Real EV Range Is Often Different Than Automakers’ Estimate – Here’s Why

We’re so used to reading things in Miles per Gallon (MPG) that new EV range figures are hard to conceptualize. To be fair, it could just be me, and I’m very bad at math. However, type “EV Range” into Google, and you’ll get lots of acronyms like MPGe, SAE, etc. But what does that mean? What’s MPGe, what’s SAE, and how do they relate to numbers given by automakers like GM, Tesla, and Ford? Well, it’s time to find out. Buckle up.

EV range often isn’t intentionally misleading

Tesla's logo on the hood of one of their cars
For many, “Tesla” means “EV” | VCG via Getty Images

Part of the issue is that we’re trying to, like fuel economy, put a hard number on something that can change based on a number of circumstances. Like a company’s stock value, a vehicle’s potential range, be it gas or electric, is constantly changing. Moreover, these changes, like hills, traffic, and speed, are incredibly hard to average out. For example, let’s say I want to drive a Tesla Model S from Denver to Moab, Utah. That’s a 350-ish mile drive. Importantly, that drive is almost all downhill after a certain point (the Continental Divide).

So, it stands to reason that my hypothetical Tesla will get better range on the way there than back because the climb up the Divide is shorter than the one down it. The Tesla will use less battery going to Moab than coming home. I know this because I’ve done the drive in a gas car, and fuel economy is always worse on the way back. Tesla says the Model S will do 359 miles on a charge, but I bet that number drops on the way back up America’s tallest mountain range.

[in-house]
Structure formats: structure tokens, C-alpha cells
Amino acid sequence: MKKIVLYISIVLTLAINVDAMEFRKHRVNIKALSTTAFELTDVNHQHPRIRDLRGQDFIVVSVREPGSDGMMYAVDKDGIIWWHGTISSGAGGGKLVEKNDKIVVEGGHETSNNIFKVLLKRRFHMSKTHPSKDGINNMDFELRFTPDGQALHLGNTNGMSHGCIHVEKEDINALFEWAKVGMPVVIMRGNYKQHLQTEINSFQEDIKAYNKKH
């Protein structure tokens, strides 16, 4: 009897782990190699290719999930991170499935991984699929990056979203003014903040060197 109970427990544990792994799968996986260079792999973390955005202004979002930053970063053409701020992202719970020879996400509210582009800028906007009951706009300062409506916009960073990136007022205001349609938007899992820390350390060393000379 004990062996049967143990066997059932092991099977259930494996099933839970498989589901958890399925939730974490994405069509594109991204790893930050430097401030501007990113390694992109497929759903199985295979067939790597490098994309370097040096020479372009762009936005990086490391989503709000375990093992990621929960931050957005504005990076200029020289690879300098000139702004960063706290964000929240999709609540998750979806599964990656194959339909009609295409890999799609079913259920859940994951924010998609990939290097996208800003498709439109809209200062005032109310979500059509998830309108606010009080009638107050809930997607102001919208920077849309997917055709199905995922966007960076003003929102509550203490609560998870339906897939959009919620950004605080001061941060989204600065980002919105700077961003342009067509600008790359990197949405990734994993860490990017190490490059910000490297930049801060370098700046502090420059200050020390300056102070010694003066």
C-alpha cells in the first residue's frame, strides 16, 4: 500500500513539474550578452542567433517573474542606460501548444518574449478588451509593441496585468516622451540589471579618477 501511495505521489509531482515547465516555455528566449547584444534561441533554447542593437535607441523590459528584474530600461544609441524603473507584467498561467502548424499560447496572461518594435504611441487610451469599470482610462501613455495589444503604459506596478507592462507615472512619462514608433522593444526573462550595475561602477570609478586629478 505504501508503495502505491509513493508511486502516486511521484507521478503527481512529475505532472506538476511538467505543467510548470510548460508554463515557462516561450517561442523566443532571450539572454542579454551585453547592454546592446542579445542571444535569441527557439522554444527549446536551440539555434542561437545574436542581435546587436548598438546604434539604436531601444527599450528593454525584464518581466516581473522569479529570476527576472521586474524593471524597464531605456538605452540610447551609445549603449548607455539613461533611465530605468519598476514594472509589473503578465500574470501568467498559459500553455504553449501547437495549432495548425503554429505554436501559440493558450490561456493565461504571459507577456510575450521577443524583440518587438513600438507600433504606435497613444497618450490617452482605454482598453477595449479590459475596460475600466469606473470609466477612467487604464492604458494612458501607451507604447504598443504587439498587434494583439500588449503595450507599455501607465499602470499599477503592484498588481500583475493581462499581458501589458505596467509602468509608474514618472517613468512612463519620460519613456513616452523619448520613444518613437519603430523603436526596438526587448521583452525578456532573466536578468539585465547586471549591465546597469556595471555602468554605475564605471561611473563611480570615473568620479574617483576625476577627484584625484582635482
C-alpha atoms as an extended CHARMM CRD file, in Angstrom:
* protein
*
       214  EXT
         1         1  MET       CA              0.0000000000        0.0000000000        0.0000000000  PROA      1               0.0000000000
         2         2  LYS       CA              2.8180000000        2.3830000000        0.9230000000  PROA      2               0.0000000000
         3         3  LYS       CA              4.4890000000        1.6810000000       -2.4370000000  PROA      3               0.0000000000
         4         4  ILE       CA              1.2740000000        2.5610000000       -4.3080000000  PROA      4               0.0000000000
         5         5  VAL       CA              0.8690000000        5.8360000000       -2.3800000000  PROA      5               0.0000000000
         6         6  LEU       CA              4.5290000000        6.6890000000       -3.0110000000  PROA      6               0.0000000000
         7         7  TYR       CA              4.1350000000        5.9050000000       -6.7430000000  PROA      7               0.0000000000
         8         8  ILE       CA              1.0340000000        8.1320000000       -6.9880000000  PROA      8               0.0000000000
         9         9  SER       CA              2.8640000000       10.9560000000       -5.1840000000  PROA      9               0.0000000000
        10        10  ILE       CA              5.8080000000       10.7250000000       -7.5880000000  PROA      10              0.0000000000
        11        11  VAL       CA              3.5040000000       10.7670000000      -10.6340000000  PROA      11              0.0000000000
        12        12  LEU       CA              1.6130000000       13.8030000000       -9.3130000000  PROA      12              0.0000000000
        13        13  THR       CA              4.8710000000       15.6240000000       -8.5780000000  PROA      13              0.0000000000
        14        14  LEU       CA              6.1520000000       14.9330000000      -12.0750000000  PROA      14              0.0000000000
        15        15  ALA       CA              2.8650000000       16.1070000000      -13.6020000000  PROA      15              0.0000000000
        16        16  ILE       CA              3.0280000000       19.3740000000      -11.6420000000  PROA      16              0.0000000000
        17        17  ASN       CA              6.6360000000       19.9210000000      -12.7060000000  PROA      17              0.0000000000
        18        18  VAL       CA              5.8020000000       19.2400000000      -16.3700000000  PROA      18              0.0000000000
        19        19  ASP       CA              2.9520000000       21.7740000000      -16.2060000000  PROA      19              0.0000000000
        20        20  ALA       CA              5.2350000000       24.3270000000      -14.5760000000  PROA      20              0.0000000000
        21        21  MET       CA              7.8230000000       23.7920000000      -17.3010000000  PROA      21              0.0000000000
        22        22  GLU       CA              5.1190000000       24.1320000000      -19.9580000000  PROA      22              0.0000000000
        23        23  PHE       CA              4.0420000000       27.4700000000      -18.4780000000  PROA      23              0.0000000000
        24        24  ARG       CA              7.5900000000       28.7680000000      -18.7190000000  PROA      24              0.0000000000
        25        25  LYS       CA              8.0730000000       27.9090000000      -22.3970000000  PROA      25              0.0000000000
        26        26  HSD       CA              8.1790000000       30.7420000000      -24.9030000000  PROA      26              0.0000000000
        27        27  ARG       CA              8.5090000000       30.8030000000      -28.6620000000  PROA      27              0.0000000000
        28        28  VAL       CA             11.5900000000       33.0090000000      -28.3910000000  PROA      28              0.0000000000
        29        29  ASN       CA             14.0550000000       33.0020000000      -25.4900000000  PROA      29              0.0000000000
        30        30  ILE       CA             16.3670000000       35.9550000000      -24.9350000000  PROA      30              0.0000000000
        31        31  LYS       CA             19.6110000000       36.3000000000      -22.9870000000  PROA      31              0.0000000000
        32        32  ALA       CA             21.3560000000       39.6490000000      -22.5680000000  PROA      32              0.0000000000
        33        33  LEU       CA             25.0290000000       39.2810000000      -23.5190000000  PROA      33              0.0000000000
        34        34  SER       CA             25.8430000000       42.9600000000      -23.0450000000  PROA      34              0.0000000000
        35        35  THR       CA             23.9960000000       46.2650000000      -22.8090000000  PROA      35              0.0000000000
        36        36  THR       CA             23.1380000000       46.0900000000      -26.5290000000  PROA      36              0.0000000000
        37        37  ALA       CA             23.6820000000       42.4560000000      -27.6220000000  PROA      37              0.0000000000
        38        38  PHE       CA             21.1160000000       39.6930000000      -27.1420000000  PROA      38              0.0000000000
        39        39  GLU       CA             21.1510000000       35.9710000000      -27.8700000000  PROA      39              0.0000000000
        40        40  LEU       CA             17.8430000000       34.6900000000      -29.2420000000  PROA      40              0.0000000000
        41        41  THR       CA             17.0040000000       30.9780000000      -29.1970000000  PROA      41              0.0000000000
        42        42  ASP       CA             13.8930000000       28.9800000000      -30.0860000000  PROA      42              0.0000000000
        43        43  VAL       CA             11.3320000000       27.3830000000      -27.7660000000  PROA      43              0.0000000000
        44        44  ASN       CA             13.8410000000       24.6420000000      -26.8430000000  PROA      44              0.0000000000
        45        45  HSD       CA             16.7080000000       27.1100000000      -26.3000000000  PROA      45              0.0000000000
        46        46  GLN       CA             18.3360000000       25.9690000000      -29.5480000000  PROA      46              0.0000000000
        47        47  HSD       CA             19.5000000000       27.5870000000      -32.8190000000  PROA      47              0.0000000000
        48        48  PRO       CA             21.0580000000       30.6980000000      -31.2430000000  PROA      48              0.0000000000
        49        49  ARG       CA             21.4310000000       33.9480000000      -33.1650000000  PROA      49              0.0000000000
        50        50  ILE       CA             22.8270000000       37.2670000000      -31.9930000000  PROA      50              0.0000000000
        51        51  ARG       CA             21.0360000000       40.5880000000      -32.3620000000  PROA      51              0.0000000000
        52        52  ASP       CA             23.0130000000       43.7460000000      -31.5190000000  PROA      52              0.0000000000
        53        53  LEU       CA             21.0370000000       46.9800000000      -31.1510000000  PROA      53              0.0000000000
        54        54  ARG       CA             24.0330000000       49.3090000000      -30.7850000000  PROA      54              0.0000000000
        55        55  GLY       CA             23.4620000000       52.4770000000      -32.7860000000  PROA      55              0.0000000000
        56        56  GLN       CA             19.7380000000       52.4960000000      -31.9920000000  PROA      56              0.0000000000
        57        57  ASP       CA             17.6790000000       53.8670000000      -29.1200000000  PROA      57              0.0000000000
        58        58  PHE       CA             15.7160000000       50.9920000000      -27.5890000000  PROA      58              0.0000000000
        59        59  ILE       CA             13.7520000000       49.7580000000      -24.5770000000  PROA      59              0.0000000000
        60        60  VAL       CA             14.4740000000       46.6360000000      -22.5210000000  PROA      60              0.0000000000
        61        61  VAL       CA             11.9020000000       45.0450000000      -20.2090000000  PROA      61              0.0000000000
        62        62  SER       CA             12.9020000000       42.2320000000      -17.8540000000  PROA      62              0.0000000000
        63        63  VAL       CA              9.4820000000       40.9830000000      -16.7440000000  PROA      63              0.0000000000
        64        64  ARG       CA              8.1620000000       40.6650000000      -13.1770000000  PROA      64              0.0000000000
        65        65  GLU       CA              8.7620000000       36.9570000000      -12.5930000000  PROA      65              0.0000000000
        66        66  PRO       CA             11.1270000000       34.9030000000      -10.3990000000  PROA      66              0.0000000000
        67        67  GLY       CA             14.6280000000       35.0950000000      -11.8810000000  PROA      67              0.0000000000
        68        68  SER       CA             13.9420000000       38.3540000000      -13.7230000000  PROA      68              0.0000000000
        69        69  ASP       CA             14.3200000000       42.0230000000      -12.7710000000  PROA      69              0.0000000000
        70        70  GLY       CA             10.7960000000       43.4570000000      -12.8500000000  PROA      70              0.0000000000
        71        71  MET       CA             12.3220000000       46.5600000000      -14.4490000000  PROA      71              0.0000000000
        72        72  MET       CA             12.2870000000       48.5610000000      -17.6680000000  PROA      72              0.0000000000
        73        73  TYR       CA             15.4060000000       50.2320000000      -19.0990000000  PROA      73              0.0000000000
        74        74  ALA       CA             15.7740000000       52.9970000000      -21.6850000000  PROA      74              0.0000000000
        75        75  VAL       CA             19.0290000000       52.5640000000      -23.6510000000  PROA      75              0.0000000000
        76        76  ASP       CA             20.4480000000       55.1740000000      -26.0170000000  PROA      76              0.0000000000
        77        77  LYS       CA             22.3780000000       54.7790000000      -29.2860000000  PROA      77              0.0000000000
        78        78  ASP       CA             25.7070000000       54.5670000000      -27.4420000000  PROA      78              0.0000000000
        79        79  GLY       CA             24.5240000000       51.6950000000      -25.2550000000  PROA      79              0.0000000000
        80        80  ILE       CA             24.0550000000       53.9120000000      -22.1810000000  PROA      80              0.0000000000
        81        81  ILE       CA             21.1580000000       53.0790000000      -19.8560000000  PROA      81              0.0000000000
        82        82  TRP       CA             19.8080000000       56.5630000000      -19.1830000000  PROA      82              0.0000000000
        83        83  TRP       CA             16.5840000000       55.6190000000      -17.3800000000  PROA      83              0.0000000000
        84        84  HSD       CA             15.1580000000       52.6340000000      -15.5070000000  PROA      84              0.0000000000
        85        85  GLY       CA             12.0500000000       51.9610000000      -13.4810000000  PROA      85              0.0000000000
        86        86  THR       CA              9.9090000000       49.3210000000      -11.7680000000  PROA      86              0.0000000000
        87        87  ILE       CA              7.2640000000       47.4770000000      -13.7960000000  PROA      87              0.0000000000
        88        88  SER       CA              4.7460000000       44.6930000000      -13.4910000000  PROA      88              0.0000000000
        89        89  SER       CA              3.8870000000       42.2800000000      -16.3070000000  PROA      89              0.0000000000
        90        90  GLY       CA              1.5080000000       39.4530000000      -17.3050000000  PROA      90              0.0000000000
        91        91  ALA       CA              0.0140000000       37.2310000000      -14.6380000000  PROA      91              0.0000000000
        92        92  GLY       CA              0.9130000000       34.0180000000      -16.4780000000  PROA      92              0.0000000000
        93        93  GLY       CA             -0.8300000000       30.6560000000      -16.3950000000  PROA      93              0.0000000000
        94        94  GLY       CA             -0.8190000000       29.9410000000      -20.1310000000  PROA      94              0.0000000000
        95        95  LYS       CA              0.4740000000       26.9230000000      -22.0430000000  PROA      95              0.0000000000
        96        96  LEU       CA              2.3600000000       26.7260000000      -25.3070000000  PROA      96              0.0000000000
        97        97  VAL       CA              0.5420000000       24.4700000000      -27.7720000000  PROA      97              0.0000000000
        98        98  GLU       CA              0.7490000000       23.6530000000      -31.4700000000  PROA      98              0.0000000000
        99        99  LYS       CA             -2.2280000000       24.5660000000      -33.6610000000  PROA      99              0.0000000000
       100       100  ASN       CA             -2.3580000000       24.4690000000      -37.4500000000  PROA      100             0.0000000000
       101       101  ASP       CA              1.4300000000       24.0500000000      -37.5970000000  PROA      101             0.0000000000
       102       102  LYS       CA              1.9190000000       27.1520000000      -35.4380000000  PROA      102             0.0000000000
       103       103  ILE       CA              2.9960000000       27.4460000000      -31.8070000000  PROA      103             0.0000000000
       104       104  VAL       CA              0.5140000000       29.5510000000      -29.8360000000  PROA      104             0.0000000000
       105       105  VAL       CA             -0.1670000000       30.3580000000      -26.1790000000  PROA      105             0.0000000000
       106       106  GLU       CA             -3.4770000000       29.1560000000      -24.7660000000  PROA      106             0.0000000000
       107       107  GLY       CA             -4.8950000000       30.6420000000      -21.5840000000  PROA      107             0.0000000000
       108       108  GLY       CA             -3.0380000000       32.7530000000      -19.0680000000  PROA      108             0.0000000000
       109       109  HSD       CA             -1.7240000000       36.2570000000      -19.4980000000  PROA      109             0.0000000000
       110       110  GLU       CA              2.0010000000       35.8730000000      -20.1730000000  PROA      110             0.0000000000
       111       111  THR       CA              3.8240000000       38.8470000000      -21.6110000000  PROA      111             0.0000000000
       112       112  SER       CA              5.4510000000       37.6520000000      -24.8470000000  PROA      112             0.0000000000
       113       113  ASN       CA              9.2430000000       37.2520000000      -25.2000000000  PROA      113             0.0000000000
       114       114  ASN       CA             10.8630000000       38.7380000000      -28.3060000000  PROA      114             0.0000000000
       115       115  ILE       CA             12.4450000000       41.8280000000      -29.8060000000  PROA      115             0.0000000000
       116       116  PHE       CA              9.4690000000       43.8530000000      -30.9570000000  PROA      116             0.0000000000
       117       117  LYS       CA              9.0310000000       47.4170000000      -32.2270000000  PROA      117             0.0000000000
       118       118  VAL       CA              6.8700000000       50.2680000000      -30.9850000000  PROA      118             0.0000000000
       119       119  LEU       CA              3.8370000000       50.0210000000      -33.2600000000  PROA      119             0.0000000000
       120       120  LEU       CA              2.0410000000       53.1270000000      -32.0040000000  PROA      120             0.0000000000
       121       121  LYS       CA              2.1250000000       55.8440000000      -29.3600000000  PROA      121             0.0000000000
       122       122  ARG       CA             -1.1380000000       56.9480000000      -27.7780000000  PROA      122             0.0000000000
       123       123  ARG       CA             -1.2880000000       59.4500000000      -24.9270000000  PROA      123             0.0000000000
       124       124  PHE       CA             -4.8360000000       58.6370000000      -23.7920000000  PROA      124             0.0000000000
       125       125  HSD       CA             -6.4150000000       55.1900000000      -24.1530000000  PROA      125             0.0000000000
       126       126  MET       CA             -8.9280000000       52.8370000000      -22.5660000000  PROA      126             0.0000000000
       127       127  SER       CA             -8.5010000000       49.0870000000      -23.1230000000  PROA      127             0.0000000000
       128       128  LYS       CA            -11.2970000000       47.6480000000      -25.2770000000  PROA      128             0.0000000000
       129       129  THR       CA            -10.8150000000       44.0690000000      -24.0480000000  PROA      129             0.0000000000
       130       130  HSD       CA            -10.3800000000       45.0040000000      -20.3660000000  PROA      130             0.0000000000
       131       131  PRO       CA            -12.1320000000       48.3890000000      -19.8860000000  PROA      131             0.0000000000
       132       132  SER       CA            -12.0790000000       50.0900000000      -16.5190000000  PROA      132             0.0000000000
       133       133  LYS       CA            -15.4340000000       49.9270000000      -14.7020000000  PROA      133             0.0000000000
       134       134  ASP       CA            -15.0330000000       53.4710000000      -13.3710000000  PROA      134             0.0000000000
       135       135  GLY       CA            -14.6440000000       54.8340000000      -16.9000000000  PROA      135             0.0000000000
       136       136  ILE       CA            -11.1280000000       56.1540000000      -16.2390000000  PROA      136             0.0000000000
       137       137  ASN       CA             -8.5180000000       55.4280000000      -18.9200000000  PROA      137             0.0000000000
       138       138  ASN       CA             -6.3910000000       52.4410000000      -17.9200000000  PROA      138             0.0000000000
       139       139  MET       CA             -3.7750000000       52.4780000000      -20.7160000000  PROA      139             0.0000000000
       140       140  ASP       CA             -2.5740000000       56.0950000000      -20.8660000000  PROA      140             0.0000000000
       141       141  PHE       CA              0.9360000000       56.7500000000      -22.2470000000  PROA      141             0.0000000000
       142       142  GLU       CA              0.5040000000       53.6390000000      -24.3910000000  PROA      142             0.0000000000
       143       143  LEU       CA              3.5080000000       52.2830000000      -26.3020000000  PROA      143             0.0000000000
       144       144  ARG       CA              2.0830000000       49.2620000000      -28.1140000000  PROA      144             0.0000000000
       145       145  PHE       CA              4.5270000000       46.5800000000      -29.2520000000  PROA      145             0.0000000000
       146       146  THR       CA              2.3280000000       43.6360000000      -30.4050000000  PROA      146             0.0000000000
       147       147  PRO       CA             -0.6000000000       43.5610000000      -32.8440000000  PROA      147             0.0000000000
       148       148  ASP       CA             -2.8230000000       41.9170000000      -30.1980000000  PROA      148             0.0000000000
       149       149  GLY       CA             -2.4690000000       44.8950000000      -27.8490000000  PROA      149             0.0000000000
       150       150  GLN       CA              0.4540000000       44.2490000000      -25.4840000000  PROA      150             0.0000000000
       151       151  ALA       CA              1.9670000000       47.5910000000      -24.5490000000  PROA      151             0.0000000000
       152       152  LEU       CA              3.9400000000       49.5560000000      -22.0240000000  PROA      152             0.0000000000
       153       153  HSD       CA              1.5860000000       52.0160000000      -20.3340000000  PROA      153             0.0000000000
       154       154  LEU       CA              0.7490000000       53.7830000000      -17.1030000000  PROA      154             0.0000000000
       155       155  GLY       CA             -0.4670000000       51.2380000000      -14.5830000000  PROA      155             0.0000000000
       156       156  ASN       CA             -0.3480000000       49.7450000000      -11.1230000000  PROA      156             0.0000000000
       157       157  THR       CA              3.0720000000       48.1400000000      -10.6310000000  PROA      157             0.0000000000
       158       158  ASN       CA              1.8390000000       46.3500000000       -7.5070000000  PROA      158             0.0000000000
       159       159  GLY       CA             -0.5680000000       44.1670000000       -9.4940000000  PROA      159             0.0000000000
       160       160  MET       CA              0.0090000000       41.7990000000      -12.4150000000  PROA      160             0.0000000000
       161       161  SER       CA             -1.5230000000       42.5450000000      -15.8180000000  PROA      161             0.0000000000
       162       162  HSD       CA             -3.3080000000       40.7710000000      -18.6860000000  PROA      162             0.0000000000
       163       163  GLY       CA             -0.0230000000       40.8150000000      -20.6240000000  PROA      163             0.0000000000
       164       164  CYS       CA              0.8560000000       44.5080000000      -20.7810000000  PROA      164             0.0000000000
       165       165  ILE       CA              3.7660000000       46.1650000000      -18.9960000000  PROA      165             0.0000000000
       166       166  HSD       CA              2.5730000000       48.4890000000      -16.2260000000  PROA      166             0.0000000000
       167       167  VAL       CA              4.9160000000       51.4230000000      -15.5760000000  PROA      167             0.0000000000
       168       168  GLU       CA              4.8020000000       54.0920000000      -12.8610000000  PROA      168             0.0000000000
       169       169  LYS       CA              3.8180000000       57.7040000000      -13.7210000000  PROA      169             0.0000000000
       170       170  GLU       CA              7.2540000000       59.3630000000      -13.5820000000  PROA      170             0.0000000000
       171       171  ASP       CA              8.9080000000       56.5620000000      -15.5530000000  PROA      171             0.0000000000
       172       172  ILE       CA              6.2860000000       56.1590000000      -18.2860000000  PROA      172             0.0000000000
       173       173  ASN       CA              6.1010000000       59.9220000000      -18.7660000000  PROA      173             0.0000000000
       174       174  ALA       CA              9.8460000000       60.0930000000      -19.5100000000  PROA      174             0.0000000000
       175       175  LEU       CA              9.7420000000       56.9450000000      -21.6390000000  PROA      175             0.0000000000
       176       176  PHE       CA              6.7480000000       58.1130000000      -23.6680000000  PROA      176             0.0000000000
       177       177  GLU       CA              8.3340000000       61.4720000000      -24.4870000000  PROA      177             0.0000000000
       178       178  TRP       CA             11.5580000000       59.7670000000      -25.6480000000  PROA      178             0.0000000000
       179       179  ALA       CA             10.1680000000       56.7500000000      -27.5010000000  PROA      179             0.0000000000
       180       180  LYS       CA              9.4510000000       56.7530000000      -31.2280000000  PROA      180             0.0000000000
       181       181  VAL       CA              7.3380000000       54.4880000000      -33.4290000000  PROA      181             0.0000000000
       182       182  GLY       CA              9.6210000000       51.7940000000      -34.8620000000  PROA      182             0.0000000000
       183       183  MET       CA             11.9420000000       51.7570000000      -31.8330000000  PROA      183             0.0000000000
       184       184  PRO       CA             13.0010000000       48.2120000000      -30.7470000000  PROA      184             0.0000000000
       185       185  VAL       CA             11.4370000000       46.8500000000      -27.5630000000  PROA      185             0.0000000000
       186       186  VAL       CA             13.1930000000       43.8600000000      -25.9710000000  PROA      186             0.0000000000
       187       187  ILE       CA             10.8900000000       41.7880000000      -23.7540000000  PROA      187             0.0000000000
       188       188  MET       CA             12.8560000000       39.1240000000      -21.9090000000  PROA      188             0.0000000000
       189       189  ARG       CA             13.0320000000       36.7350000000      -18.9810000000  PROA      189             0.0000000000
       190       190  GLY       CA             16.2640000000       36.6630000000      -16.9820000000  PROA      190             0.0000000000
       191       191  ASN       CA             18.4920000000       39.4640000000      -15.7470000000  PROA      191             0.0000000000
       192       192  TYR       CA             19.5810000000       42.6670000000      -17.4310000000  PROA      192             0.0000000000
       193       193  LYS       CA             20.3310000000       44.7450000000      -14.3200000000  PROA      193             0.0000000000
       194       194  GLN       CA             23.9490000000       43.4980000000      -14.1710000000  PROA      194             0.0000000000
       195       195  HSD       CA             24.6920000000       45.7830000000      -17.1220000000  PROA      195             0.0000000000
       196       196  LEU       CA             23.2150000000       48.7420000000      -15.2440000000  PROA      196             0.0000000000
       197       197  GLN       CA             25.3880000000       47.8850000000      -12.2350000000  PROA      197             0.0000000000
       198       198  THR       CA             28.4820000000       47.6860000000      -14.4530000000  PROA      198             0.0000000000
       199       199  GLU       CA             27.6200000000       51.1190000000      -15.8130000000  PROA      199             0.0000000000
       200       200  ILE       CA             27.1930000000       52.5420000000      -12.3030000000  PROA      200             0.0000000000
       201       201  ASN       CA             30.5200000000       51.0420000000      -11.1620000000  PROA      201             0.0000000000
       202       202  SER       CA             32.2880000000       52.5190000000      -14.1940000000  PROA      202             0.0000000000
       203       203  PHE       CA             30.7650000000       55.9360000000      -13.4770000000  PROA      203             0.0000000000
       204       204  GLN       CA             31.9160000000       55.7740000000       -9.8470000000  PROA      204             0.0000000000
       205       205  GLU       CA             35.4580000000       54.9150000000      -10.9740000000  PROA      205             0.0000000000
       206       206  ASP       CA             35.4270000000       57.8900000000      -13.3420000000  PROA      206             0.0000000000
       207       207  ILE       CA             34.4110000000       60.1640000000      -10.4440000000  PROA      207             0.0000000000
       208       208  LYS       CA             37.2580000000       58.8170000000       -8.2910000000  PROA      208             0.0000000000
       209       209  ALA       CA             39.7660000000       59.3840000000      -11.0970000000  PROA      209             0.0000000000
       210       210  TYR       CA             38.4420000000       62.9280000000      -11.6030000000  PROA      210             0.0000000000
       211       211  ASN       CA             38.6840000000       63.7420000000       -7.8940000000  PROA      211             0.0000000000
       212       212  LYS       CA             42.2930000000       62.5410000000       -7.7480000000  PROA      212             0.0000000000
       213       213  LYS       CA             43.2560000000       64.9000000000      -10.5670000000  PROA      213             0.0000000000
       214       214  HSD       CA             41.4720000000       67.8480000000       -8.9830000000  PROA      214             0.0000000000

We all have to recalibrate now

A Tesla Model Y charges in Austrailia
EV range can be hard to visualize | Brendon Thorne via Getty Images

It’s not Tesla’s fault. Those numbers will change no matter what. They’ll also change as a battery ages, just like a cell phone won’t hold a charge as well after a few years. Presently, the EPA estimate, which is widely considered to be the number for EV range, is based on the SAE J1634 test procedure. Basically, those SAE tests attempt to account for as much variance in circumstances as possible.

And that variance is often why we see range numbers different than what automakers give us. Some, like Tesla, simply use that number. Likely because of criticism from the public regarding the discrepancy in test numbers vs. real-world range. Truth is, this will take all of us some getting used to. Essentially, you know roughly how efficient a vehicle that gets 30 MPG is. Based on my travel patterns, I know that’s about 300 miles on a tank of gas on average. That changes person to person, and we’ll all have to just learn that feel for EV range as we have for gas range.

Eventually, this will all be normal for us

The battery pack of an early Toyota Prius hybrid
A Toyota Prius battery pack | Toshifumi Kitamura via Getty Images

However, the good news is, that as more people learn that “feel” I keep going on about, we’ll eventually know intuitively what 300 MPGe means as it applies to each of us in our daily lives. Maybe for you, that’s about a week between charges. For someone else, that could be a few days. Thankfully, that new shared human knowledge will eventually put an end to range anxiety as we know it.

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